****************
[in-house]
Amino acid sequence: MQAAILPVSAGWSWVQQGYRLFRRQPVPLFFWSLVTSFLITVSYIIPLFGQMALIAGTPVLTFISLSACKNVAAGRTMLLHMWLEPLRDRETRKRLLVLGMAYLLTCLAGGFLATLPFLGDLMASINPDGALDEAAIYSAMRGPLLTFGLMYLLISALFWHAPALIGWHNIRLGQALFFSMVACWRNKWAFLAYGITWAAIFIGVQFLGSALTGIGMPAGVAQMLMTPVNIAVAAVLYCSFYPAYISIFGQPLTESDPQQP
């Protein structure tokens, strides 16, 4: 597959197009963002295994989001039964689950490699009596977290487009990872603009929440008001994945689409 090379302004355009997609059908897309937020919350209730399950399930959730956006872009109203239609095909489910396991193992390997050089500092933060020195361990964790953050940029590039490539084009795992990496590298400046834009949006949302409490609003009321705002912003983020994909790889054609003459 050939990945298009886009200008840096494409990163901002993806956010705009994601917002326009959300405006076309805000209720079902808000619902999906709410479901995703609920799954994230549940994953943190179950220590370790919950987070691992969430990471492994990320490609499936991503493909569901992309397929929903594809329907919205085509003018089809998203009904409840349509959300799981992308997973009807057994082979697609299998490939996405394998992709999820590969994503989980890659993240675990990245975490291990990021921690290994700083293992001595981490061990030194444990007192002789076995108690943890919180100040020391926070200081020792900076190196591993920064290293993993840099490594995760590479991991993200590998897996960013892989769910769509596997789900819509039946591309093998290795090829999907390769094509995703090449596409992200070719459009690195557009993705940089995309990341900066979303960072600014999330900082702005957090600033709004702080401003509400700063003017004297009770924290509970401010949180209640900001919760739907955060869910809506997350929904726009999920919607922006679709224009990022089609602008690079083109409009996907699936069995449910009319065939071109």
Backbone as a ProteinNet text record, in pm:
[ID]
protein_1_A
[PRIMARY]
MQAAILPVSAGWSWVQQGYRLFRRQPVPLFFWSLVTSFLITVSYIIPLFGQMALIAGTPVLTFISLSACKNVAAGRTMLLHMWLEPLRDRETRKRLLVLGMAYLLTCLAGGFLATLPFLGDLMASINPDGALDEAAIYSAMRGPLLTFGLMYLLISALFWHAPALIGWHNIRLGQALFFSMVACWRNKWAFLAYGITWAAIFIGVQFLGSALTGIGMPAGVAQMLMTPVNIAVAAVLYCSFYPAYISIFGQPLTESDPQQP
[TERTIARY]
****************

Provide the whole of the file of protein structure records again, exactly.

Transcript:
[in-house]
Amino acid sequence: MQAAILPVSAGWSWVQQGYRLFRRQPVPLFFWSLVTSFLITVSYIIPLFGQMALIAGTPVLTFISLSACKNVAAGRTMLLHMWLEPLRDRETRKRLLVLGMAYLLTCLAGGFLATLPFLGDLMASINPDGALDEAAIYSAMRGPLLTFGLMYLLISALFWHAPALIGWHNIRLGQALFFSMVACWRNKWAFLAYGITWAAIFIGVQFLGSALTGIGMPAGVAQMLMTPVNIAVAAVLYCSFYPAYISIFGQPLTESDPQQP
């Protein structure tokens, strides 16, 4: 597959197009963002295994989001039964689950490699009596977290487009990872603009929440008001994945689409 090379302004355009997609059908897309937020919350209730399950399930959730956006872009109203239609095909489910396991193992390997050089500092933060020195361990964790953050940029590039490539084009795992990496590298400046834009949006949302409490609003009321705002912003983020994909790889054609003459 050939990945298009886009200008840096494409990163901002993806956010705009994601917002326009959300405006076309805000209720079902808000619902999906709410479901995703609920799954994230549940994953943190179950220590370790919950987070691992969430990471492994990320490609499936991503493909569901992309397929929903594809329907919205085509003018089809998203009904409840349509959300799981992308997973009807057994082979697609299998490939996405394998992709999820590969994503989980890659993240675990990245975490291990990021921690290994700083293992001595981490061990030194444990007192002789076995108690943890919180100040020391926070200081020792900076190196591993920064290293993993840099490594995760590479991991993200590998897996960013892989769910769509596997789900819509039946591309093998290795090829999907390769094509995703090449596409992200070719459009690195557009993705940089995309990341900066979303960072600014999330900082702005957090600033709004702080401003509400700063003017004297009770924290509970401010949180209640900001919760739907955060869910809506997350929904726009999920919607922006679709224009990022089609602008690079083109409009996907699936069995449910009319065939071109």
Backbone as a ProteinNet text record, in pm:
[ID]
protein_1_A
[PRIMARY]
MQAAILPVSAGWSWVQQGYRLFRRQPVPLFFWSLVTSFLITVSYIIPLFGQMALIAGTPVLTFISLSACKNVAAGRTMLLHMWLEPLRDRETRKRLLVLGMAYLLTCLAGGFLATLPFLGDLMASINPDGALDEAAIYSAMRGPLLTFGLMYLLISALFWHAPALIGWHNIRLGQALFFSMVACWRNKWAFLAYGITWAAIFIGVQFLGSALTGIGMPAGVAQMLMTPVNIAVAAVLYCSFYPAYISIFGQPLTESDPQQP
[TERTIARY]